Although ICTs (Information and Communications Technologies) are not directly related with platform economies, this issue is also important for understanding China’s economically developing digital platforms because ICT sector corresponds to the infrastructure of a platform economy. It is here going to be argued that the development of ICTs in China is a product of planned investments of post-Mao era of Communist Party of China and those investments paved the way for the emergence of big platform economies.
After the end of Mao era in 1976, People’s Republic of China has introduced elements of market economy into their planned economy. Within this historical context, ICTs started to gain importance for development in the Chinese economy in a reformist sense. Zhu Rongji, the premiere between 1998 and 2003, stated that informatization is the new way for a leap in modernization. Starting from early-90s, the economic development model was “the twin-track strategy for the new economy” (Dai, 2002, p. 145). Put more explicitly, as the former president Jiang Zemin stated, the amalgamation of industry-based economy and ICTs would be the factor that pushes the Chinese economy to development in the 21st century. We can see the importance of ICTs in numbers as well. Statistics produced by the Chinese government show that in 1999, the ICT sector constituted 10.5% of economic growth. Moreover, it was predicted by the government that the amount would increase to 40.1% by 2010. (Dai, 2002)
2.4. China’s Place in “Global Information Economy”
Although it is an accomplished fact that the fully-industrialized Western economies are remaining as the flagbearers of the development of information technologies, Dai (2003) argues that “after several years of heavy investment in new infrastructure and promoting the application and development of new ICTs, China has emerged as a substantial player in the digital wave” (p. 24). Therefore, it could be said that the “twin-track strategy” of the Communist Party of China has proved to be a success.
2.5. Platform Economies in China
With increasing development in ICTs, China has witnessed a radical increase in platform economies starting from the early 90s. Internet platforms in China are said to be dominated by the abbreviation of its 3 biggest firms: the “BAT” (Baidu, Alibaba and Tencent). These platform economies are not only very important in the Chinese economy, but also for the world economy. The Economist even called these three firms as “monsters with increasingly hefty international ambitions” (“China’s internet giants go global”, 2017).
3. Changing Class Relations in China
The emergence of platform economies and ICT’s vital importance in China’s economic development strategies caused significant changes in class relations in China. Firstly, with the rise of platform economies, digital labor now became an issue. What it entailed for the working classes is more flexible contracts, a spatio-temporal break in the activities of the working class and precarious employment relations.
Qiu (2009) argues that these changes created “a new working class, network labor, that is indispensable to China’s economic boom and its rise as a global IT power” (p. 5). Although the transformation of working class through the development of productive forces is seen as a global phenomenon, he puts forward that “under the historical and institutional conditions of contemporary China, industrialization and informatization (xinxihua, i.e., the spread of ICTs throughout the economy and society) are juxtaposed, which entails more complex and multilayered labor formation” (p. 9). According to his standpoint, the reason that Chinese working class has evolved differently is the aforementioned “twin track strategy” of the government. This seems to be highly debatable. For a social group to be a social class, it is needed to look at its “role in the relation of production and reproduction” (Munck, 2013, p. 751). Qiu fails to define in which ways digital labor is showing characteristics of a social class that is separate from the proletariat. Accordingly, defining “network labor” as a new social class is rather misleading.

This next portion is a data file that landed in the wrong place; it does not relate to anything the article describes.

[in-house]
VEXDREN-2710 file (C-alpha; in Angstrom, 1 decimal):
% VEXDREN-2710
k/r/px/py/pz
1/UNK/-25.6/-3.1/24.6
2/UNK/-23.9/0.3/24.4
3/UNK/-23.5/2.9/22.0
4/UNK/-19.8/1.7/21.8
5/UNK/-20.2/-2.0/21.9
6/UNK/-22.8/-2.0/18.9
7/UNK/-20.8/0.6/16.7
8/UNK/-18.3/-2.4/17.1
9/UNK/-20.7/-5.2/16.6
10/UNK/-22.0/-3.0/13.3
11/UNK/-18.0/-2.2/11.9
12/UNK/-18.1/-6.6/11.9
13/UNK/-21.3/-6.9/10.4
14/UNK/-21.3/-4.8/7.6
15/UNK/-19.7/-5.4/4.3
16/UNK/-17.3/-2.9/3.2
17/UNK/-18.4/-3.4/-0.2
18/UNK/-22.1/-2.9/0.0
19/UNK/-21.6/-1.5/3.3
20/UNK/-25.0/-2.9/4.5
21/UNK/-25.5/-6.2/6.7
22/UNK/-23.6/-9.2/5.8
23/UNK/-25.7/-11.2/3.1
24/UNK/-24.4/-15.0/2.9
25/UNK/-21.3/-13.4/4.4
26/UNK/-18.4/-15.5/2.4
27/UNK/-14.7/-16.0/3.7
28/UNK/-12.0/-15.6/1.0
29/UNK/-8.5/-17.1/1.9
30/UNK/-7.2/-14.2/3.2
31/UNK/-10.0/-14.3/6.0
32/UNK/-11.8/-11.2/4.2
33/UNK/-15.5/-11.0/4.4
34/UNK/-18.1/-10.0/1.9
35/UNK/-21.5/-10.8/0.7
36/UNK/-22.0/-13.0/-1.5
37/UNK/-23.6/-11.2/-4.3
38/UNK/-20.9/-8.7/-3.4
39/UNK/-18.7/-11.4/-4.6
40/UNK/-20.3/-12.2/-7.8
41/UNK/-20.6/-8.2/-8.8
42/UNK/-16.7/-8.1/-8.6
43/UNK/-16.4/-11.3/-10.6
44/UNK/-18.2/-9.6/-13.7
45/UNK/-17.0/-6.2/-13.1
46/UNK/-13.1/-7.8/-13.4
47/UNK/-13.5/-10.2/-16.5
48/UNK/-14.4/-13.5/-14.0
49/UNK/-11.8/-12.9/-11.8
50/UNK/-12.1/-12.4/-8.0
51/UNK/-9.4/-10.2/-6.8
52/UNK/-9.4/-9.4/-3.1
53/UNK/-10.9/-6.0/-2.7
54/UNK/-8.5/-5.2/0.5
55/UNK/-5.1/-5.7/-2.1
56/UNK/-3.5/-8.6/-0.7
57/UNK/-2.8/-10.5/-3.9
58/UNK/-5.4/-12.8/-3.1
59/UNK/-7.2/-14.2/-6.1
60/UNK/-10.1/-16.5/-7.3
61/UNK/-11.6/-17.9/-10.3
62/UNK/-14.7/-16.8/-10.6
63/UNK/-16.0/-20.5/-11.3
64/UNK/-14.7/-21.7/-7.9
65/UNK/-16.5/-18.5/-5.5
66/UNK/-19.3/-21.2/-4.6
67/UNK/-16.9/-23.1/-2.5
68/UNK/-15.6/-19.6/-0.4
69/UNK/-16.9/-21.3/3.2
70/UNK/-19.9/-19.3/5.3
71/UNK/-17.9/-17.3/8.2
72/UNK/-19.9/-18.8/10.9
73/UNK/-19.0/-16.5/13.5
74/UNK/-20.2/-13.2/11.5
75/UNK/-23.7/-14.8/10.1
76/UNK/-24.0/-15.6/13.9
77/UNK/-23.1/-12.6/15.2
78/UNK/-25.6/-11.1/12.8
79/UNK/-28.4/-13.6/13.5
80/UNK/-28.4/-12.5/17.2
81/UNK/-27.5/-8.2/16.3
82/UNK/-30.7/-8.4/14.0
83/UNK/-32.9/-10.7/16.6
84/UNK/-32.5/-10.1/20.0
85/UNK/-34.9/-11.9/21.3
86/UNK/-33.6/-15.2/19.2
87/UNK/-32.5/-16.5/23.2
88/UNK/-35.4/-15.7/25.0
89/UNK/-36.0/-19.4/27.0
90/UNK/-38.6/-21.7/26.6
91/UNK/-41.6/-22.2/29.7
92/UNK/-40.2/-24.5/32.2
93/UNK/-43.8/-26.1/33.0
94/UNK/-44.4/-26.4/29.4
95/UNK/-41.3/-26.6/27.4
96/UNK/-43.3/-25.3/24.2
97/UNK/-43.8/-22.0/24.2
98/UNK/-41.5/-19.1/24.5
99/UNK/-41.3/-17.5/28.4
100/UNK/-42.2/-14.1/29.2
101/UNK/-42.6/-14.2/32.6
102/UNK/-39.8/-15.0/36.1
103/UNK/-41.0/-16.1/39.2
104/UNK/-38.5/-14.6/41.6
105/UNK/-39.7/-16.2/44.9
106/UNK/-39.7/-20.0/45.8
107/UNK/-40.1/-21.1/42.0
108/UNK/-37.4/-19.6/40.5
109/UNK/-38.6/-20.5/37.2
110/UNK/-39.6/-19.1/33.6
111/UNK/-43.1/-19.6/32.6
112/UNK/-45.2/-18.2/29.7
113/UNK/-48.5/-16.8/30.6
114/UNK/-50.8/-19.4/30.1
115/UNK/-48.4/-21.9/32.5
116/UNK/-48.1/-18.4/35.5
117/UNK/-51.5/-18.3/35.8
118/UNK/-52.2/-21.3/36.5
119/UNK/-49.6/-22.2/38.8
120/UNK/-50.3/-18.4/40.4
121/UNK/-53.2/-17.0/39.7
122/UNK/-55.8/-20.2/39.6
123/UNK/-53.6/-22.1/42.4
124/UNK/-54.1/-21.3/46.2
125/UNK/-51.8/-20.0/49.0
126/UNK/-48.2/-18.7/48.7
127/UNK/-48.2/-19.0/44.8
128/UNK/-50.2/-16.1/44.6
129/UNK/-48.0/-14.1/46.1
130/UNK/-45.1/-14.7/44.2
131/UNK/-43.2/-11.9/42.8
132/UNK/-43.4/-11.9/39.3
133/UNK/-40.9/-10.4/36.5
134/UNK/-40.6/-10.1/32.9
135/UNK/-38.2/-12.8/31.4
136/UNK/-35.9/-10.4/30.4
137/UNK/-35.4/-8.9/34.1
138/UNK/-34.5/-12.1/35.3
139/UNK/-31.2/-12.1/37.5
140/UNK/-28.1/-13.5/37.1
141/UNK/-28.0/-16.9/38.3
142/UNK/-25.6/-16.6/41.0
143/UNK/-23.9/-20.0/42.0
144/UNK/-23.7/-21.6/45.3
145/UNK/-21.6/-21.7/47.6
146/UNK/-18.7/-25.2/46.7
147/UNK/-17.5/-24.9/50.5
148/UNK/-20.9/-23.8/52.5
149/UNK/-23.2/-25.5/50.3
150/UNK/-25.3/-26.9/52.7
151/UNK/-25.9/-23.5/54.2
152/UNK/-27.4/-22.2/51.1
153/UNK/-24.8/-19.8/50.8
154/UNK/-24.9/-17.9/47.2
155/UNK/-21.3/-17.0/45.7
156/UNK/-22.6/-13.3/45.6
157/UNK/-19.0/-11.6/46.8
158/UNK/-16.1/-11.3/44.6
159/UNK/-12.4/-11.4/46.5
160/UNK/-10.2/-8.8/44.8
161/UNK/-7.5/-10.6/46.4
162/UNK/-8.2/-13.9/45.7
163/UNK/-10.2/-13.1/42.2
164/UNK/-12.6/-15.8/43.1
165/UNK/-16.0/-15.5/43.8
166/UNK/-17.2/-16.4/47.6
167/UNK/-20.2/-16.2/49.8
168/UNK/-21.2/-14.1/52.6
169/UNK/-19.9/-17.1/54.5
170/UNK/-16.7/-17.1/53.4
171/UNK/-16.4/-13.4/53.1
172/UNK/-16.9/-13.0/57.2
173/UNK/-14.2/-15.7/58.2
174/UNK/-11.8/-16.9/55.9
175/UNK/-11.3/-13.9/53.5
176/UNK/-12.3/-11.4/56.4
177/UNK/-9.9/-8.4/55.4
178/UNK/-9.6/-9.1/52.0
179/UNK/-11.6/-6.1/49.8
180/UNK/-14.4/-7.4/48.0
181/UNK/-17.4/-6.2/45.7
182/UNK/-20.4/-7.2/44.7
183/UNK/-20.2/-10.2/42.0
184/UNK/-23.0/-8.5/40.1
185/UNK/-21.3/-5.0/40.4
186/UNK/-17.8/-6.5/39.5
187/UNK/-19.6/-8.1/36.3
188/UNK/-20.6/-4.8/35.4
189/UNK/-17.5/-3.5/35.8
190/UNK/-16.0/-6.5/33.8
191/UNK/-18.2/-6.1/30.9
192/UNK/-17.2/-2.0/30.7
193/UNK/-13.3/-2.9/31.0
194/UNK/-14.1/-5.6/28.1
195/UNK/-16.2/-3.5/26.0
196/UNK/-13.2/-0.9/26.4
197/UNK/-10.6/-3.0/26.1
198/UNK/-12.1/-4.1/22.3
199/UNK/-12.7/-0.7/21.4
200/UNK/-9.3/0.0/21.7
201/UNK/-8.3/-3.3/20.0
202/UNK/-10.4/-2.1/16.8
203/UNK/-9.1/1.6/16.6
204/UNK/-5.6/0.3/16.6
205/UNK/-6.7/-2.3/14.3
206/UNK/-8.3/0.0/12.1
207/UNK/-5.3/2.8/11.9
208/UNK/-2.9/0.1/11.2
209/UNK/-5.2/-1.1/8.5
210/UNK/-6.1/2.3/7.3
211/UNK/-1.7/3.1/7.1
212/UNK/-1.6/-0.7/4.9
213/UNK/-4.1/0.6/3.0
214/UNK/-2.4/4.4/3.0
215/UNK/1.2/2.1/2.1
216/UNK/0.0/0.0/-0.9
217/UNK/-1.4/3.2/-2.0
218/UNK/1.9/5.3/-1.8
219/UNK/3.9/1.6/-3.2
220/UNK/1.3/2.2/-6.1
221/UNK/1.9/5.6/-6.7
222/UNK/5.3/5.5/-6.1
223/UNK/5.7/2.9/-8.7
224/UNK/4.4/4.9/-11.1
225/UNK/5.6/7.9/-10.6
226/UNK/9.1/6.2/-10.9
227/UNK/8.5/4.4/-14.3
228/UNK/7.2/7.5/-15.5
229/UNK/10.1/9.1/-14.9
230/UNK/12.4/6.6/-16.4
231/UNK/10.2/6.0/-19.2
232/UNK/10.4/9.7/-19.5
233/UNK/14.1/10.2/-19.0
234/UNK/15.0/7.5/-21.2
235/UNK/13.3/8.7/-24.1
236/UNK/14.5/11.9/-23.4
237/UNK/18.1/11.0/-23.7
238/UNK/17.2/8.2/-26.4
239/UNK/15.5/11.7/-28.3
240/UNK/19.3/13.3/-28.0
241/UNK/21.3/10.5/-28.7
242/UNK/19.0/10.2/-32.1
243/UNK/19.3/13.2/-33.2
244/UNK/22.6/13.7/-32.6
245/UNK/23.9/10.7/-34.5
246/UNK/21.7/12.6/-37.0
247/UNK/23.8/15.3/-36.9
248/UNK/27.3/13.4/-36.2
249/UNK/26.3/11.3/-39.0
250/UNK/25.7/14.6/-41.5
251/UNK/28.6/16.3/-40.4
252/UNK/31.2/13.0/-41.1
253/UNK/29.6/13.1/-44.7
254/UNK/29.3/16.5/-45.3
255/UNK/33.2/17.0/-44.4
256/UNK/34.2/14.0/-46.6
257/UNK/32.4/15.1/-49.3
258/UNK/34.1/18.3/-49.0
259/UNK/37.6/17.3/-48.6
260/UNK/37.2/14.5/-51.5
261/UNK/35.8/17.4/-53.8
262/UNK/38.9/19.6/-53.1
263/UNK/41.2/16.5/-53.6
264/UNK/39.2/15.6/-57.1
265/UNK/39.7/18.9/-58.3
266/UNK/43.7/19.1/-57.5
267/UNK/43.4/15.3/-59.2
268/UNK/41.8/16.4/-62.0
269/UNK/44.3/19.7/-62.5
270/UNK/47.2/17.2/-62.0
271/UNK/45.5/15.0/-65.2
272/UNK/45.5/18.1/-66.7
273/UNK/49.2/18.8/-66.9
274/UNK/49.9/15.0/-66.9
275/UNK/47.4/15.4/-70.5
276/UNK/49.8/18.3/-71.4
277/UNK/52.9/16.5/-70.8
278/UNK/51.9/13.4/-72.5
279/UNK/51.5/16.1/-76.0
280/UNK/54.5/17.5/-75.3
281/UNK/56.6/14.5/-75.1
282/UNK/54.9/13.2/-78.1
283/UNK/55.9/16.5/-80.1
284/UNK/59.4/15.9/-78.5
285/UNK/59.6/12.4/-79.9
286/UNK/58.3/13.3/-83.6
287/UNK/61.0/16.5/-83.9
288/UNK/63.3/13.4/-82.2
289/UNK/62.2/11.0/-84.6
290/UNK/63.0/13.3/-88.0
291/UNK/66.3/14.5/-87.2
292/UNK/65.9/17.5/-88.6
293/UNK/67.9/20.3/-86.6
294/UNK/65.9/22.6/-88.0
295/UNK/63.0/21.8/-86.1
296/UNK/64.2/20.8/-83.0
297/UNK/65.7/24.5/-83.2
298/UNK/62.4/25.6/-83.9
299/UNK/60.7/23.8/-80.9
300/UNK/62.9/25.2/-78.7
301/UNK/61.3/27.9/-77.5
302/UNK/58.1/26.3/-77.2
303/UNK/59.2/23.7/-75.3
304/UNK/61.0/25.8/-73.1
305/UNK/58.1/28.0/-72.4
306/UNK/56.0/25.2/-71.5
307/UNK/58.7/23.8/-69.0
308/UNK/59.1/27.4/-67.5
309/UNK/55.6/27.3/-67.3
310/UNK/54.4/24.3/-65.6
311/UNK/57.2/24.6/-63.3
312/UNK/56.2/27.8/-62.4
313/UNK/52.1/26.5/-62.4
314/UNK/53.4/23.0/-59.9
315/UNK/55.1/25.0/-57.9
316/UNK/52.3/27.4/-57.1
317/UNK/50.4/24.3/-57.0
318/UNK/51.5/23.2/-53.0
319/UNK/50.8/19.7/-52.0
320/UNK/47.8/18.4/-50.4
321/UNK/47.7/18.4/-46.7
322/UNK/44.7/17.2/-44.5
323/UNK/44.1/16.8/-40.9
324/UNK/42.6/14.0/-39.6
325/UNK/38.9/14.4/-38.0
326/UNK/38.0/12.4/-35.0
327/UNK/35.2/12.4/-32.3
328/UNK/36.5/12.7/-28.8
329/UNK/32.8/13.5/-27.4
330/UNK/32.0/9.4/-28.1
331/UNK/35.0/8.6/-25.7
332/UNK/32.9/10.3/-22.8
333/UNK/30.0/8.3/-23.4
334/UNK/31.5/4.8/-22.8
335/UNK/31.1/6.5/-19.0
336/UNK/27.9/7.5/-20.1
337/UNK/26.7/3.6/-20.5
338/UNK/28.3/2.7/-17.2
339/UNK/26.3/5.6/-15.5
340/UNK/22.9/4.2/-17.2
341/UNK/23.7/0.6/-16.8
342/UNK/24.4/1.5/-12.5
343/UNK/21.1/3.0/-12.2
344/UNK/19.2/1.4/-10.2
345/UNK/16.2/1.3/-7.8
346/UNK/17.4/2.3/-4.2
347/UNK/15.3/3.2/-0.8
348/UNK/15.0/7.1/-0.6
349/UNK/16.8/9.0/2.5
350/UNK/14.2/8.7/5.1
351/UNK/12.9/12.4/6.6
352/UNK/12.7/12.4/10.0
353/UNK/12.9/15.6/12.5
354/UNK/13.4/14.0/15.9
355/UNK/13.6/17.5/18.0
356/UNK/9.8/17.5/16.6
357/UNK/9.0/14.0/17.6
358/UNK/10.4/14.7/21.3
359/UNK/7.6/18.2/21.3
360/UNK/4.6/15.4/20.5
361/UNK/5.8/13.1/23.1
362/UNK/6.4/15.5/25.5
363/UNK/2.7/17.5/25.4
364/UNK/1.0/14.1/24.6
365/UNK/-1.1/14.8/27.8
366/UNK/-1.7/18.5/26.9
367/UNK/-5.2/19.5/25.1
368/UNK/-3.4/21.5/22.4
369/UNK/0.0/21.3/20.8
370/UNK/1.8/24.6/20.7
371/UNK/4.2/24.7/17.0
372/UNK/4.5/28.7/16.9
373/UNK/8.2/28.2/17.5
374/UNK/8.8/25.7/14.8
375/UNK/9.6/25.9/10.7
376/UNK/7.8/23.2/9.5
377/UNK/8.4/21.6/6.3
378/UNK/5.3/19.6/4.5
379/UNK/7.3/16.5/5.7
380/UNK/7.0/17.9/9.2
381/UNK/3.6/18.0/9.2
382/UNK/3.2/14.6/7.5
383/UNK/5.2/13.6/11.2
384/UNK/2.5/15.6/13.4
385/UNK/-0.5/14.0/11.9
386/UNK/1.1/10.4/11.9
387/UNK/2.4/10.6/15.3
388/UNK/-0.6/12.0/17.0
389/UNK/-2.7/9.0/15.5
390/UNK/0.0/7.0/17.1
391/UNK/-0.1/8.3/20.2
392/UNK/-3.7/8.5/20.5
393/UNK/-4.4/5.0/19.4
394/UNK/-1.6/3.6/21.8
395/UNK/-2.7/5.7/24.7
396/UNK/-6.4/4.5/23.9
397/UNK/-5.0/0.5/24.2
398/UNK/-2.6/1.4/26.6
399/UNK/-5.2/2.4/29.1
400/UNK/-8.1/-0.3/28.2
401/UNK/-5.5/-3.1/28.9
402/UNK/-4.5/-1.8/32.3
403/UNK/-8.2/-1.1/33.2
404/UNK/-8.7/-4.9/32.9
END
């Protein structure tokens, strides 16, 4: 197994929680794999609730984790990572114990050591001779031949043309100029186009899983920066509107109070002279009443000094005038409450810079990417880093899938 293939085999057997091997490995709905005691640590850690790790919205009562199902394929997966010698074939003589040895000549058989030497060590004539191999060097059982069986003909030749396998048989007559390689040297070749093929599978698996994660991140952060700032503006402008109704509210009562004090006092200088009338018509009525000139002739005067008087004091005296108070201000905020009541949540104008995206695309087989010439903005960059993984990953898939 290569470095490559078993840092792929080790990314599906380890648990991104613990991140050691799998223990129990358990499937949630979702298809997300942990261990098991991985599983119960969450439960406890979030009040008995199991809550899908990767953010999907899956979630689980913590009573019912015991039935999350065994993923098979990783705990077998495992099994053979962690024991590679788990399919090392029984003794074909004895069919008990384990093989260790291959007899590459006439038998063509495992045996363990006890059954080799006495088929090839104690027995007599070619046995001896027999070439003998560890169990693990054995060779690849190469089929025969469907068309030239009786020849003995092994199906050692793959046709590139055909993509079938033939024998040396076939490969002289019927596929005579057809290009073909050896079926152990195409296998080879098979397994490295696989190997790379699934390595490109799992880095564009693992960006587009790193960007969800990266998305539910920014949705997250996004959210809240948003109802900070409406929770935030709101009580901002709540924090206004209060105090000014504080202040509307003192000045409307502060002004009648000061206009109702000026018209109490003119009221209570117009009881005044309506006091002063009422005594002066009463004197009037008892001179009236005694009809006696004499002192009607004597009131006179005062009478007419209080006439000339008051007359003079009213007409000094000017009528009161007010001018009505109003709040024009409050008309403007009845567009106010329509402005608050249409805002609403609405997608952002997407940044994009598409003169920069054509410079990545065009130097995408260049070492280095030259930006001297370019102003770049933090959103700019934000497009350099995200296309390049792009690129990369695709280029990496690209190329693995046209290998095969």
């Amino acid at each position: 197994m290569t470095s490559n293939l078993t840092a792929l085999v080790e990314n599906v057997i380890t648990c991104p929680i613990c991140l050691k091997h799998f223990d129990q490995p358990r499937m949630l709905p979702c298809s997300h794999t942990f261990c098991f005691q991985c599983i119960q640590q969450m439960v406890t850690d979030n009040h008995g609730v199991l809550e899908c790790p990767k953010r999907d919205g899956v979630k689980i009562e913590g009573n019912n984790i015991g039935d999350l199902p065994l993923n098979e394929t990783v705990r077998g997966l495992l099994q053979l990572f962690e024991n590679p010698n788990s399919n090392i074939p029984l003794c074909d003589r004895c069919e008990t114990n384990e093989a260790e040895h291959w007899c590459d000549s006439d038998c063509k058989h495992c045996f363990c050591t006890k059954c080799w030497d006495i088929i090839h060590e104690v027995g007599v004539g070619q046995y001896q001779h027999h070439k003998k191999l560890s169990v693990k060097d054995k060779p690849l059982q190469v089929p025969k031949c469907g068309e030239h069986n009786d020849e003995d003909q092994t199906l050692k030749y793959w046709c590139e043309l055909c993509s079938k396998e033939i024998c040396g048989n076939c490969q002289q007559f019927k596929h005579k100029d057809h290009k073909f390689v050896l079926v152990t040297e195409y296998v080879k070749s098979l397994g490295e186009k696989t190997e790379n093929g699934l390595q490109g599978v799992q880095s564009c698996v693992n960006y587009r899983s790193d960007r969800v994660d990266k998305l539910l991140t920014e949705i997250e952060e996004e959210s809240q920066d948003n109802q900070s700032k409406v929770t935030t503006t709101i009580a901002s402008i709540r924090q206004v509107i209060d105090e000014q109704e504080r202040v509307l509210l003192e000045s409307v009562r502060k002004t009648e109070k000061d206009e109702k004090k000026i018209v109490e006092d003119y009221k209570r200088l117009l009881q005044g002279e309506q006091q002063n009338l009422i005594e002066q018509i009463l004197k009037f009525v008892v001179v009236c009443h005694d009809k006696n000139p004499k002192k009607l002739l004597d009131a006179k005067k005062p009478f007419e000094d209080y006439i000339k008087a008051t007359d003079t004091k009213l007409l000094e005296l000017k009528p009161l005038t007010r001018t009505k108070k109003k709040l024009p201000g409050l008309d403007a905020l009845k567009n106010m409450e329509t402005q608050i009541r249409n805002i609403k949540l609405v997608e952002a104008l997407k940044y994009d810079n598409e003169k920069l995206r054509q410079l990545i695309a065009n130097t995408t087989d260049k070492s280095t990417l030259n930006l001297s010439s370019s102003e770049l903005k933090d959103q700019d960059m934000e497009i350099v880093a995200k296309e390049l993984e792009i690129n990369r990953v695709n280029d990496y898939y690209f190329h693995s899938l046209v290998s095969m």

Another reason to doubt seen digital labor as a rupture from the existing class relations of China is that, according to Scholz (2013), “virtually all of the technological infrastructure for this sector is manufactured in the workshops of the world in East Asia, where harsh factory conditions give rise to high-intensity labor conflicts on a regular basis” (p. 38). Returning to the theoretical framework set in the first chapter, we believe that it is more correct to understand these changes on two levels. Although the emergence of digital labor created new forms of work and employment relations, the changes did not undermine the essence of production relations based on the exploitation of labor power. As an example, Taiwanese notebook manufacturers Inventec, Wistron, Quanta and Compal, which monopolize the international markets are still relying on cheap labor of Chinese workers in their supply chains spread all over East Asia (Scholz, 2013).
As highlighted above, that the working class has lost its spatio-temporal unity is going to harness its ability to be able to act as a class for itself. The fact that immaterial labor activities generally take place in the form of self-employment may sweep the possibility of traditional organization methods of the working class, such as collective bargaining away. Nevertheless, these doesn’t necessarily mean that the “old” working class is dead. It means that further discussions as to how to organize digital labor on the front line of the proletariat are needed.